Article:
I stand behind the algorithmic color generation I've put into SchemeLESS, but it's intended as a starting point. The theme doesn't just take any seed color, it takes any SchemeLESS color scheme. If you don't like the @color3 you get, overwrite it. You'll get a new @color3a, @color3b, and @color3c. Don't like those? Overwrite them too. Or just change the variables used in the rules SchemeLESS uses to generate them.

Make no mistake, this is a tool by a designer that's intended for other designers. This isn't about competing with designers or replacing designers. It's about enabling designers to work with color in powerful ways without significantly adding to the tech debt of a project.


For sure, it's a great starting point, and you're right it's a good tool. Not criticizing the existence of the tool or the work that went into it, just noting when playing with it myself that there's a large gap between the generated colors and usable colors. Not sure if that gap is due to the generation or just the nature of algorithmic color selection, but it does exist.


Seems extremely similar to another project with the same philosophy: http://pikock.github.io/bootstrap-magic

It's very nice to see how customizable all those CSS frameworks really are. The days of not having to fiddle with all those colors are upon us.


Am I the only one who feels that the colors are not good enough. I didn't like any color associated with the theme.


the color combinations are very dull.


More saturated colors get more dramatic themes, if that's what you're looking for:

http://rriepe.github.io/1pxdeep/#ff3f38

It's also completely built on SchemeLESS, so you can easily override any color in the theme. I think "dull" is a pretty good tradeoff for generally working with any color you give it.


I actually was going to point out that less saturated colors get... well, maybe not more dramatic, but in-my-opinion-"better" themes. For example, with this one, any but 'complementary' are almost usable http://rriepe.github.io/1pxdeep/#e9ede4

Also, anybody that's using this should be sure to add a rule like

    input { outline: none}
or it completely ruins the whole 1pxdeep theme with OS-defined outlines on clicked buttons. On the demo, this may not work for the main "Scheme now" button, but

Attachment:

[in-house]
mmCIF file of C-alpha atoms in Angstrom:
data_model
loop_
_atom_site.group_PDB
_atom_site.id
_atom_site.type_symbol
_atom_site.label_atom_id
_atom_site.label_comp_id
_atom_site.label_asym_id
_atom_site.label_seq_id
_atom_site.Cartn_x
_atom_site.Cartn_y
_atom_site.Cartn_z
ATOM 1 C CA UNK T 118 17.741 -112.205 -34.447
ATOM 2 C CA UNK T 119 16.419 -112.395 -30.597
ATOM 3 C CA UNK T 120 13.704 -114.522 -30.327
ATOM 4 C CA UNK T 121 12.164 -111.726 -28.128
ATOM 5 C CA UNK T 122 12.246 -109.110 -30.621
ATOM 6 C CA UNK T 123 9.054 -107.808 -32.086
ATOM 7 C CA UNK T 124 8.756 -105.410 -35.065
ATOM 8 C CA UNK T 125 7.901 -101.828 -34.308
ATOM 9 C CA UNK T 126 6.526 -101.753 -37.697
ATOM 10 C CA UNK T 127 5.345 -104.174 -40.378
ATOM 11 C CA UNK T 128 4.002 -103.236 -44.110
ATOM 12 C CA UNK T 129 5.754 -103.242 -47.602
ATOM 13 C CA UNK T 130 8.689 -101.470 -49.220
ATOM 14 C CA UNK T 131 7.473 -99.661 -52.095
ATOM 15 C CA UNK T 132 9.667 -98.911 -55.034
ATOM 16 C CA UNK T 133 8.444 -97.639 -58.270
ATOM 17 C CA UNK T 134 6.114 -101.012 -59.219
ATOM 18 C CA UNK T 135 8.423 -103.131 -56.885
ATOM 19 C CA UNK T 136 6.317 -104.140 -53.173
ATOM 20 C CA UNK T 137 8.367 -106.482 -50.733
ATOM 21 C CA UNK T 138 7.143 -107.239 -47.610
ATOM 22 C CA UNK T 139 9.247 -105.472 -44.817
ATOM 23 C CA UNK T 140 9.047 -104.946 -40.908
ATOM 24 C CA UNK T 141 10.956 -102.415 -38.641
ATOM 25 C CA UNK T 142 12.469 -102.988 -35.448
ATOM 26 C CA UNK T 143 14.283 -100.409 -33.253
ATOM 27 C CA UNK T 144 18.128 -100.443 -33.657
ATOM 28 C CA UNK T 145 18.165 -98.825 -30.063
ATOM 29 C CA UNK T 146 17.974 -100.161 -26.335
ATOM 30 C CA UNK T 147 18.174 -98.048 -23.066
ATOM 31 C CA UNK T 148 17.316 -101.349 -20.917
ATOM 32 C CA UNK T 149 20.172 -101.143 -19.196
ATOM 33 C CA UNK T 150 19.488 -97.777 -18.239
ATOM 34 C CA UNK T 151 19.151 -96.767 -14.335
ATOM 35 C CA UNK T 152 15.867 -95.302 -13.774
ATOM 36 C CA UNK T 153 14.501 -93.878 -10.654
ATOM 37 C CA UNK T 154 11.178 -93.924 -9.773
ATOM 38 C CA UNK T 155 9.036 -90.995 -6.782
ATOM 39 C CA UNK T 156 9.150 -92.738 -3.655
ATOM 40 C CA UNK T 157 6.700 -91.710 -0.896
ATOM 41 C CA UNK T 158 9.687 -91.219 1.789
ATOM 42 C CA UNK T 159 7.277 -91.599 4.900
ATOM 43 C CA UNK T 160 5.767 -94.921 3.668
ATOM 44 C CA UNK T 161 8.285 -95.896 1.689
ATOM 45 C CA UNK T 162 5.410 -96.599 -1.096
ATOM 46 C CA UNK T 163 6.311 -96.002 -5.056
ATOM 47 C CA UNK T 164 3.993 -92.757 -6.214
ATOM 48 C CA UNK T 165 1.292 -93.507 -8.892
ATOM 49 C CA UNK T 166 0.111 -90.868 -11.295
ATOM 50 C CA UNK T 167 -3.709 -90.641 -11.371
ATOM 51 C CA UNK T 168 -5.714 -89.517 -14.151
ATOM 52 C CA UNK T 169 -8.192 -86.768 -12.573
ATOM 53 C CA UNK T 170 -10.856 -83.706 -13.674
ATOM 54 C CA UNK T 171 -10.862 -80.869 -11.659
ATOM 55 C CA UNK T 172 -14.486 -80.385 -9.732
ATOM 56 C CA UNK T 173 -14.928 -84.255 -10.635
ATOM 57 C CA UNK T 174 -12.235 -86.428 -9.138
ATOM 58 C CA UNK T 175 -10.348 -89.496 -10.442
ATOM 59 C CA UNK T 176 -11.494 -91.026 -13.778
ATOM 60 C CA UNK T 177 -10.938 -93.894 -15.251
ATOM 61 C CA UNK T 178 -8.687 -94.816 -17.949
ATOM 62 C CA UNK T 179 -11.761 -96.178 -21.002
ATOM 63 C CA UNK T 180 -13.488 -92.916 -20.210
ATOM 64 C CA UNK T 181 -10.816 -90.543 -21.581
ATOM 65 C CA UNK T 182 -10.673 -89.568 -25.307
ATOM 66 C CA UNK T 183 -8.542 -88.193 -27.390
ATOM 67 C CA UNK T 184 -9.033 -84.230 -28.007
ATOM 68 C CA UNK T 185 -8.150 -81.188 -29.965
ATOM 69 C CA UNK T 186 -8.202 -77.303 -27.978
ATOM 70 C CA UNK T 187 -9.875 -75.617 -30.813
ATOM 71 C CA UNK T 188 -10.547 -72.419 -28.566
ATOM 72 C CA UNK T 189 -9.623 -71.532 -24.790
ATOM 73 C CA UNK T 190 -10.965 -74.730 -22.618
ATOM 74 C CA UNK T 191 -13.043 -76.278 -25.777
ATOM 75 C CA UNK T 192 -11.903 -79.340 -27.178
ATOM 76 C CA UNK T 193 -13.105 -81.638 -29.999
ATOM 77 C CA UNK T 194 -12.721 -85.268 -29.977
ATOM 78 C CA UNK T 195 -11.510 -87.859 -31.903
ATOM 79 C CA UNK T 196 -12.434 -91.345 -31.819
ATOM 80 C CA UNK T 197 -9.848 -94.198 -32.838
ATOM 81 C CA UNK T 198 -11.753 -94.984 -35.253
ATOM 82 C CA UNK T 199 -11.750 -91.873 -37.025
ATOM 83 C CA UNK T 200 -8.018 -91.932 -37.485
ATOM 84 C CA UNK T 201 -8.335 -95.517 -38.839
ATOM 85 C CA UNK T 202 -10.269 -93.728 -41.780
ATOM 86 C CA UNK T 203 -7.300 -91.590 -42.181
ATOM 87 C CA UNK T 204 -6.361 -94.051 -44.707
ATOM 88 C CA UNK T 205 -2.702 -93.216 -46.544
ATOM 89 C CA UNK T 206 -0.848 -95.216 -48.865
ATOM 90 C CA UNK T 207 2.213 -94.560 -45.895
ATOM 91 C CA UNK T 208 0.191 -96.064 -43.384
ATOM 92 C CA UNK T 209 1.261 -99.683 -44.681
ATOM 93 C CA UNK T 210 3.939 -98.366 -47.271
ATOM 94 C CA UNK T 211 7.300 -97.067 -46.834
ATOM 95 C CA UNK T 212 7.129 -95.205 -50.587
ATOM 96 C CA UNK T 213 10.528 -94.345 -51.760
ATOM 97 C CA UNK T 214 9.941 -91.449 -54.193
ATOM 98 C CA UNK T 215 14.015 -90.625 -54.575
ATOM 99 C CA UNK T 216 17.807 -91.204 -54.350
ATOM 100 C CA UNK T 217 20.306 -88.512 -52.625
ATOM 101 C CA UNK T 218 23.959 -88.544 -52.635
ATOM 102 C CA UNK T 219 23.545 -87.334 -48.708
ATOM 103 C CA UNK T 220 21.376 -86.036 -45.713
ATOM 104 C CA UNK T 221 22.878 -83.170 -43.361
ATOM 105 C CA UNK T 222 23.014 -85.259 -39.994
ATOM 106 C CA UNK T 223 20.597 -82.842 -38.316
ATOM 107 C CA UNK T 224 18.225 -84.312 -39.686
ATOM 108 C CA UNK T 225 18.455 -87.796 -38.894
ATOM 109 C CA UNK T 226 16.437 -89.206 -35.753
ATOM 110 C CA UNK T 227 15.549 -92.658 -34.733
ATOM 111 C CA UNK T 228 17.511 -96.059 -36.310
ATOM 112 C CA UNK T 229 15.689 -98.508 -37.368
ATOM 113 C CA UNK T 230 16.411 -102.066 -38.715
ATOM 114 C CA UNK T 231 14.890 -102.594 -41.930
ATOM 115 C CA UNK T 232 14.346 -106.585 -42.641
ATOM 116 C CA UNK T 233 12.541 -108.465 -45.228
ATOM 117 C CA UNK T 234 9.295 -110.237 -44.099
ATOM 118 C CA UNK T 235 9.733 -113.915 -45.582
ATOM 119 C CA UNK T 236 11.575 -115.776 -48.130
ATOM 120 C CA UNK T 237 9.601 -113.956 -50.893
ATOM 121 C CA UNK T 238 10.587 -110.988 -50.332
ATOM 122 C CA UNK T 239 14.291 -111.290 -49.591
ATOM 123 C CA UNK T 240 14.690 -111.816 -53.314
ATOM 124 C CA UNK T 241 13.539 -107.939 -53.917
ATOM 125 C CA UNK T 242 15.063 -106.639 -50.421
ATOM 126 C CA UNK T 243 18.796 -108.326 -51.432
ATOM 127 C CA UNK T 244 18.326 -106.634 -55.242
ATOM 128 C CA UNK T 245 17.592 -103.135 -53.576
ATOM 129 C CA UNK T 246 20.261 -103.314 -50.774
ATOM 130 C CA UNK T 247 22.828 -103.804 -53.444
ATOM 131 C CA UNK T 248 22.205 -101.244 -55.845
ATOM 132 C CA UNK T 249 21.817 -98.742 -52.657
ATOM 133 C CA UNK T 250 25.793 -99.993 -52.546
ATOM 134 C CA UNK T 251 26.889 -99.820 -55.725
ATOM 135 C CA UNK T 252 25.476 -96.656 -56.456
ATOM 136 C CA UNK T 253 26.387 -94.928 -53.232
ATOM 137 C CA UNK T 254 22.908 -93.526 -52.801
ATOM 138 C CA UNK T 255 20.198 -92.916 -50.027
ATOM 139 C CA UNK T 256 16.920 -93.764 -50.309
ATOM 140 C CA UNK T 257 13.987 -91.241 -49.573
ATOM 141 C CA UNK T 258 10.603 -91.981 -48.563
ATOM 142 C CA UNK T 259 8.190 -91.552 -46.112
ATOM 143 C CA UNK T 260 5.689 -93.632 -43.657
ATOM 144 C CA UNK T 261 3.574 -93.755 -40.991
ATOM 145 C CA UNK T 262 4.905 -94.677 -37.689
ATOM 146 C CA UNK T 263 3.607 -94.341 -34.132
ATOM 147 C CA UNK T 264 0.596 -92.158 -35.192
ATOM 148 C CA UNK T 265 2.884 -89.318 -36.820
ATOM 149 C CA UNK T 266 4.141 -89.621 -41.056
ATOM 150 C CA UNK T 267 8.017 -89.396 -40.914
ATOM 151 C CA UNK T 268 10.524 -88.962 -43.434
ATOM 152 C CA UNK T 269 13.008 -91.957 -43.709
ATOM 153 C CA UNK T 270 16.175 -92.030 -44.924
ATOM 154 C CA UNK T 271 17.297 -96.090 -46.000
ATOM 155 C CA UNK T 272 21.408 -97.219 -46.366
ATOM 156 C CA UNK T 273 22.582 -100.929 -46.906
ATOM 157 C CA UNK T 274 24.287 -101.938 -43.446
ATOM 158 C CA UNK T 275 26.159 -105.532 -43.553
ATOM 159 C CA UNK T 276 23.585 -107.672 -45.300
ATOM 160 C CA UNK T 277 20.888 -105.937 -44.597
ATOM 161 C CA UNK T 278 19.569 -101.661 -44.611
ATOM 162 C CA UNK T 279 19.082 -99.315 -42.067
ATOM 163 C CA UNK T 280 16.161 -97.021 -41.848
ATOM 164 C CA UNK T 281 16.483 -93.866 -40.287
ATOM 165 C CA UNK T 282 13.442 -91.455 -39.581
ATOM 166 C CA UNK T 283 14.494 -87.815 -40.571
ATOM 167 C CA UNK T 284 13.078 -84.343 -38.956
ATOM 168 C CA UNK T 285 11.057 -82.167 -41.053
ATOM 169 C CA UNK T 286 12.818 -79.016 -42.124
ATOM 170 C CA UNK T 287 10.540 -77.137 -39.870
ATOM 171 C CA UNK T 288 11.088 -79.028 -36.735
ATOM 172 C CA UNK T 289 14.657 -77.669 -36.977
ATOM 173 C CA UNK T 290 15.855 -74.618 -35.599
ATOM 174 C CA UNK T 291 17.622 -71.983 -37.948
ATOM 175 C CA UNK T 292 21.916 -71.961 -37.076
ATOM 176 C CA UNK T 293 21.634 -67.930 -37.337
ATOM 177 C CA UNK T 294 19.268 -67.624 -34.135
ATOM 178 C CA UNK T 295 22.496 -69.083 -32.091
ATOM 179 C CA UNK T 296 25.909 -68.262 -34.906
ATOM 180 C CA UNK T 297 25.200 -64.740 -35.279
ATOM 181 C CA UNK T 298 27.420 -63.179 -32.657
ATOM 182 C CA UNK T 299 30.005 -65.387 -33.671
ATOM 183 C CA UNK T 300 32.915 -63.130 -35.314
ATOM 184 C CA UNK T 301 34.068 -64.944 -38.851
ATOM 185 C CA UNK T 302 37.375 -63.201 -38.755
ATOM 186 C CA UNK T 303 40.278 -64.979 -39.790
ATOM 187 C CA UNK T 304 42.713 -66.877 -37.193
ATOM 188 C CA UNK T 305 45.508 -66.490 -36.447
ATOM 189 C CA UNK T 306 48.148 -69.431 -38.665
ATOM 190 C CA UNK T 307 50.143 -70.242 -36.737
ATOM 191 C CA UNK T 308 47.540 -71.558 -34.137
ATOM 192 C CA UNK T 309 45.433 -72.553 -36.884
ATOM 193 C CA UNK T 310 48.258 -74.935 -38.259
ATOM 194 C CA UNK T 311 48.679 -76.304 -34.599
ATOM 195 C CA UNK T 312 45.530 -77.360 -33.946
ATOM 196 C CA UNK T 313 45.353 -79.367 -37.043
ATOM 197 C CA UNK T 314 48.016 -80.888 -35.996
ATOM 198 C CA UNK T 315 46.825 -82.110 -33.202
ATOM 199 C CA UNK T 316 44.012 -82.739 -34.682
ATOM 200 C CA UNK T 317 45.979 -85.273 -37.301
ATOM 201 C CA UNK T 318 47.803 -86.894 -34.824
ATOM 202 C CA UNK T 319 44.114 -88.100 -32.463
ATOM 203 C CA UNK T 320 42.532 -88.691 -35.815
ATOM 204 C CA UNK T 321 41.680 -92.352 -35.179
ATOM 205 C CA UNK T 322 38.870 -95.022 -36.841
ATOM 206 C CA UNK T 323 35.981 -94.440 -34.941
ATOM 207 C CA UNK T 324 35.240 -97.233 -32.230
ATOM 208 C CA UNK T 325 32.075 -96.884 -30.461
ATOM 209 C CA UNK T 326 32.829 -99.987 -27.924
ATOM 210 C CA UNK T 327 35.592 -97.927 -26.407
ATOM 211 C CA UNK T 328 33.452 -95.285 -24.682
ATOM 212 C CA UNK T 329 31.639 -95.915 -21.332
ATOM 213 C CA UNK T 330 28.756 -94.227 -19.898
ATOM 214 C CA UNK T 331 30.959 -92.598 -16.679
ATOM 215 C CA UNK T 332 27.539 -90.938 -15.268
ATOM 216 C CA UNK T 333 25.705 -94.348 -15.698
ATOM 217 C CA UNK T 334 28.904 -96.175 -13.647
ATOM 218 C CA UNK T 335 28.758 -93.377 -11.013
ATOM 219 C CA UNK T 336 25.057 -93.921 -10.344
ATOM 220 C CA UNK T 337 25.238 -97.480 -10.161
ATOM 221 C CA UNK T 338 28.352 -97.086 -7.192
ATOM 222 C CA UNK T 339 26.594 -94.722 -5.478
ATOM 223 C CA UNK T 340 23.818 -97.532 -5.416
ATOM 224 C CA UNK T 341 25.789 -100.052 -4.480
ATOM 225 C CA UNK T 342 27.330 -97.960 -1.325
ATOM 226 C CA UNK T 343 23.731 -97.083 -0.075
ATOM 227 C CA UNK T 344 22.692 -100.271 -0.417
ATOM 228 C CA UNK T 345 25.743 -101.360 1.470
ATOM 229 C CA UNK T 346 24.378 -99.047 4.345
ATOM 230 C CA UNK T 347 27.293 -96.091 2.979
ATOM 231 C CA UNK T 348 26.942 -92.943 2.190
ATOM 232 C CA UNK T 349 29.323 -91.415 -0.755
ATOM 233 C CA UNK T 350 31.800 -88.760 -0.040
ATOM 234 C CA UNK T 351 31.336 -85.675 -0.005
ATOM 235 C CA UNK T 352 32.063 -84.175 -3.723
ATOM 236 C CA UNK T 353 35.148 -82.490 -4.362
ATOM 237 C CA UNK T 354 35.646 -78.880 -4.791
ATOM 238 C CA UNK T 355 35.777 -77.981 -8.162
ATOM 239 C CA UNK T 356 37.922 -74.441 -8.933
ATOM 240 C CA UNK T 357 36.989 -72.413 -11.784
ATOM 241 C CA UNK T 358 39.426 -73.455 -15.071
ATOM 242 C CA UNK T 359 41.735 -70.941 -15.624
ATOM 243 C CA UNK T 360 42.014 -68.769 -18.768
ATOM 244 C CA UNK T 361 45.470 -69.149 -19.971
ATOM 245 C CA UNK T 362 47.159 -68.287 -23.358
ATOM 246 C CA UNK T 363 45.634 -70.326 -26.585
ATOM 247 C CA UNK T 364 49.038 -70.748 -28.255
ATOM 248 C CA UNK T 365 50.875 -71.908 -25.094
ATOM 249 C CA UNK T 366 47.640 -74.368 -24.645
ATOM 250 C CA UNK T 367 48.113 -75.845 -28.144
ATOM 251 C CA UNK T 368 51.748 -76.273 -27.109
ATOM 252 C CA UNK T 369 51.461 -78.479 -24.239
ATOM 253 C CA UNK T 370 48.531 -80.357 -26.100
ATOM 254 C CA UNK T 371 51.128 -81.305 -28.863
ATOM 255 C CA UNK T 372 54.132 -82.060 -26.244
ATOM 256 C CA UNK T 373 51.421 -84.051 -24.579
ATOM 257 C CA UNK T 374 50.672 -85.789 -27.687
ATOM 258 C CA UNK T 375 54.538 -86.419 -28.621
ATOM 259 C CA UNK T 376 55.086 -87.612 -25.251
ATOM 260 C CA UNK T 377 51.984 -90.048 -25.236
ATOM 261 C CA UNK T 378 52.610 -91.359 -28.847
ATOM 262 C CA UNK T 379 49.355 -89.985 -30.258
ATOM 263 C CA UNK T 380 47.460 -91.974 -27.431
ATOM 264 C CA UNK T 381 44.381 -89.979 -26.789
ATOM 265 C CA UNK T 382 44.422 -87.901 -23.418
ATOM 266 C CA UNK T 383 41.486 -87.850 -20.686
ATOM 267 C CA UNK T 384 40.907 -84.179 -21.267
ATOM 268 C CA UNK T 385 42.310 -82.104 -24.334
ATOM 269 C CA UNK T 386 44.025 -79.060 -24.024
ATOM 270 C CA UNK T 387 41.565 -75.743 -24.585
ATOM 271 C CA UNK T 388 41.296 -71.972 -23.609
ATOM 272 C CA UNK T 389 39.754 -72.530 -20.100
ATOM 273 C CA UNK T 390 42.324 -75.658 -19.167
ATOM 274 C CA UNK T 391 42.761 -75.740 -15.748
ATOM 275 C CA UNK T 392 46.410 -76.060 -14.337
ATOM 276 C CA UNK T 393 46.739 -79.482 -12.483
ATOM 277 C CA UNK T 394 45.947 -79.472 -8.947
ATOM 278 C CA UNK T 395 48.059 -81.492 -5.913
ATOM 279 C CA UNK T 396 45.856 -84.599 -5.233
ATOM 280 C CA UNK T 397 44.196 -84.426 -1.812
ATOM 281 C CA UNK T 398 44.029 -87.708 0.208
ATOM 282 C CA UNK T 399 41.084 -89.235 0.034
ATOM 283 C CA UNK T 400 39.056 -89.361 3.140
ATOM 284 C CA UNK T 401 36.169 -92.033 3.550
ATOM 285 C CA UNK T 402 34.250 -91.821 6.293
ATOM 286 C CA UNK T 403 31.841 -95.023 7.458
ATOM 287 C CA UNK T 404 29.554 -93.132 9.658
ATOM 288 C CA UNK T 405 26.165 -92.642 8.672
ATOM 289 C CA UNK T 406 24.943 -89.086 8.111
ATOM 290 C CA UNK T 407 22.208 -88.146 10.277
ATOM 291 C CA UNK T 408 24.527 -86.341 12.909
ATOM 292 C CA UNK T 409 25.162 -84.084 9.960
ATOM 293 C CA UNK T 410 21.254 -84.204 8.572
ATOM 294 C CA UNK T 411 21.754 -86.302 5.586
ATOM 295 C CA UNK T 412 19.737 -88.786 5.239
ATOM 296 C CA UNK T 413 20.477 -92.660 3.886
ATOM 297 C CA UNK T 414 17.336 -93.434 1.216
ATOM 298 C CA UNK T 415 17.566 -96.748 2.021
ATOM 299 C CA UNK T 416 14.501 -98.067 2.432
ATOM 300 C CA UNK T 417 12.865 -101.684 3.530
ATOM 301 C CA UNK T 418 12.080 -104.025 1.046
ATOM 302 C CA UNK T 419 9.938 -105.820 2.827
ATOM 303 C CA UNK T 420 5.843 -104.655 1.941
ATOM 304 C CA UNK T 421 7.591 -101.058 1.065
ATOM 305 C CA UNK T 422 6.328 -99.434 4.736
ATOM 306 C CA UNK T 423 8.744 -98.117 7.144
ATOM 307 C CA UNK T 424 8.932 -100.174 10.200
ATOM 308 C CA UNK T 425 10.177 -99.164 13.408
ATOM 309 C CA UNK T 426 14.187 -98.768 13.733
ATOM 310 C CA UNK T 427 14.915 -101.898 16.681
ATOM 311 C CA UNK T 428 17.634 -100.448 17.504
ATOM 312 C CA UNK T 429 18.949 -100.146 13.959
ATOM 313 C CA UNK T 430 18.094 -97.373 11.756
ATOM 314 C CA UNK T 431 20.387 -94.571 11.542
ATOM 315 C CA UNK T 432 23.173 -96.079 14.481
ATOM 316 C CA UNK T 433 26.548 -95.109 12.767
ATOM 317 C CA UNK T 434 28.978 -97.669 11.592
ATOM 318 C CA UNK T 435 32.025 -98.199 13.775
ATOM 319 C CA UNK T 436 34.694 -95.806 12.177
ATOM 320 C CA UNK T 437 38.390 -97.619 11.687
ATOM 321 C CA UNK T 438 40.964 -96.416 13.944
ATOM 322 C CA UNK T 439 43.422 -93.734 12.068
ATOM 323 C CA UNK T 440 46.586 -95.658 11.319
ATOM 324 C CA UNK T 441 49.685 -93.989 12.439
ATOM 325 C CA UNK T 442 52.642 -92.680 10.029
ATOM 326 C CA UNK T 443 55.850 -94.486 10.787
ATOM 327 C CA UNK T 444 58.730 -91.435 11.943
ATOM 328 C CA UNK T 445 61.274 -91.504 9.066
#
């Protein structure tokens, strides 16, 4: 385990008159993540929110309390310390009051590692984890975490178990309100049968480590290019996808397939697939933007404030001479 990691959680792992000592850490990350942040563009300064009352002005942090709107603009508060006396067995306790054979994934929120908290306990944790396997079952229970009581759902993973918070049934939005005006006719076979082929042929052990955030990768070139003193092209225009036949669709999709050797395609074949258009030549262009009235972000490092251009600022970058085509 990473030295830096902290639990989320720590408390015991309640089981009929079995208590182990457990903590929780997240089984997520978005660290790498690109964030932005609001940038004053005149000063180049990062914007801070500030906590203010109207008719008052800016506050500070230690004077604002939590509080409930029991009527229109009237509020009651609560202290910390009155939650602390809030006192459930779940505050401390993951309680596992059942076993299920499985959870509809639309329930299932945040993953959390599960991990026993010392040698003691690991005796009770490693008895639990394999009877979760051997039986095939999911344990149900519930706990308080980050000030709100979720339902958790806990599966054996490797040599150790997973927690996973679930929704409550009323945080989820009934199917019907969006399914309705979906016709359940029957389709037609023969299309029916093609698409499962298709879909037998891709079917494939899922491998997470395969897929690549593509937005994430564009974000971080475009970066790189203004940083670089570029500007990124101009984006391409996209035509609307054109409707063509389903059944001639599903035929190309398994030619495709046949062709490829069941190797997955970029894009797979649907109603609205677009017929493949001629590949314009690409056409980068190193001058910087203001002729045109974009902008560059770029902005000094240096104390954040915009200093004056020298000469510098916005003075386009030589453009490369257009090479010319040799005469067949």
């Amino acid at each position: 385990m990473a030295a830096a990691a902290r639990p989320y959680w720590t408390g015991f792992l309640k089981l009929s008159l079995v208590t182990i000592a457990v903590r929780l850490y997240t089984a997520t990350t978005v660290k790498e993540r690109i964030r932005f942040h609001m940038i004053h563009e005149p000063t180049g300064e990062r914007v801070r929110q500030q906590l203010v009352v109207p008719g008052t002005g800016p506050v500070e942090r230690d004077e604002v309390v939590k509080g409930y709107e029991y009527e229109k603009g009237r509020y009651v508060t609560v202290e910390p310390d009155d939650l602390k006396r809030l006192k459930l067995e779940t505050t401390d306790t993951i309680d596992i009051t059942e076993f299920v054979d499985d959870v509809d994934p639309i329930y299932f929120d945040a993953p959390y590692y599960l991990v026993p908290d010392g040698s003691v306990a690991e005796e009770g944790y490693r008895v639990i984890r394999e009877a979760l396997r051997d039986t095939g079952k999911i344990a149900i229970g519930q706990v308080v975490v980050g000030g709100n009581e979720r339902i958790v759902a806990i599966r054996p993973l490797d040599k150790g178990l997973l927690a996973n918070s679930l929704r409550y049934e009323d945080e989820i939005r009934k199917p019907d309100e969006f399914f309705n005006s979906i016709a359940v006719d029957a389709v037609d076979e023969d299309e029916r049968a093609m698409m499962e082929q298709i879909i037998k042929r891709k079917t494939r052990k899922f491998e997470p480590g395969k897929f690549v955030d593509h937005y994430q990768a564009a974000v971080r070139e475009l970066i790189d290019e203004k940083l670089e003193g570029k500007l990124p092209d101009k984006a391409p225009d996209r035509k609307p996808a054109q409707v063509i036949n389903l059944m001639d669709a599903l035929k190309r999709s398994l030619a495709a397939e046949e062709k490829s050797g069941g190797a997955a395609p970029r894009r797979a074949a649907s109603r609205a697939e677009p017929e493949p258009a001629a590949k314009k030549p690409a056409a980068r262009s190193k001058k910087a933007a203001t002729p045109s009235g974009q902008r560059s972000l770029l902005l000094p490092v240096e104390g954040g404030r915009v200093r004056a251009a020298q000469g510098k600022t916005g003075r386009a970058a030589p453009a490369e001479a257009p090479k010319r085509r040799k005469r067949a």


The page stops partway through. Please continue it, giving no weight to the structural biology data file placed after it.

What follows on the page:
#change_color { outline: none }
will.


Less saturated colors definitely produce better themes. The very-close-to-white colors (and white itself) behave weird in general but I liked all the results so I just kept it. Should fix that navbar contrast issue though...

Be careful with outline:none. It's an accessibility issue:

http://blog.paciellogroup.com/2012/04/how-to-remove-css-outl...


50+ requests to load the page? This locked up my browser for a good while. I don't really want to even consider a css/less framework that takes 5s to load its dependencies.


I think a lot of the slowness is because it's being compiled in your browser. It would be much better if you compiled all the less files down to one minified css file.


Yep, just use LESS normally and you'll see the huge up-front load times go away.


I totally understand that. I just wish the OP did.


The demo requires client-side LESS to work.


"working" does not make a site good. I understand that the site requires client-side less to "work". I simply wanted to point out that this "working" is painfully slow and miserable for the user. By my own definition, this does not "work".

Edit: Just noticed this was the OP I was replying to...

If you want to make the site exemplary, then make it fast. Use all manner of web optimizations for the example, to show what's truly possible. It's not just about design, it's about experience.


Are you understanding what's happening? The site uses client side less so that it can do some of the dynamic stuff. YOUR site, using this theme, won't have to do that.


So you'd rather it be fast but doesn't work?


I'd love it if I could preview what everything looks like right on that page after I change the individual colors at the bottom.


I've been considering building something like that out for SchemeLESS, but I'm not quite sure how to implement it yet. If I do it there, I'll definitely be adding it to this page.


The theme building tool I've always missed! <3


Buttons are not flat, so, how can this be flat-ish?!


Looks great but your #navbar-brand link is broken.


looks nice :), Try it with #FFFFFF, this is some nice contrast.


love it, but looks terrible in #f29eba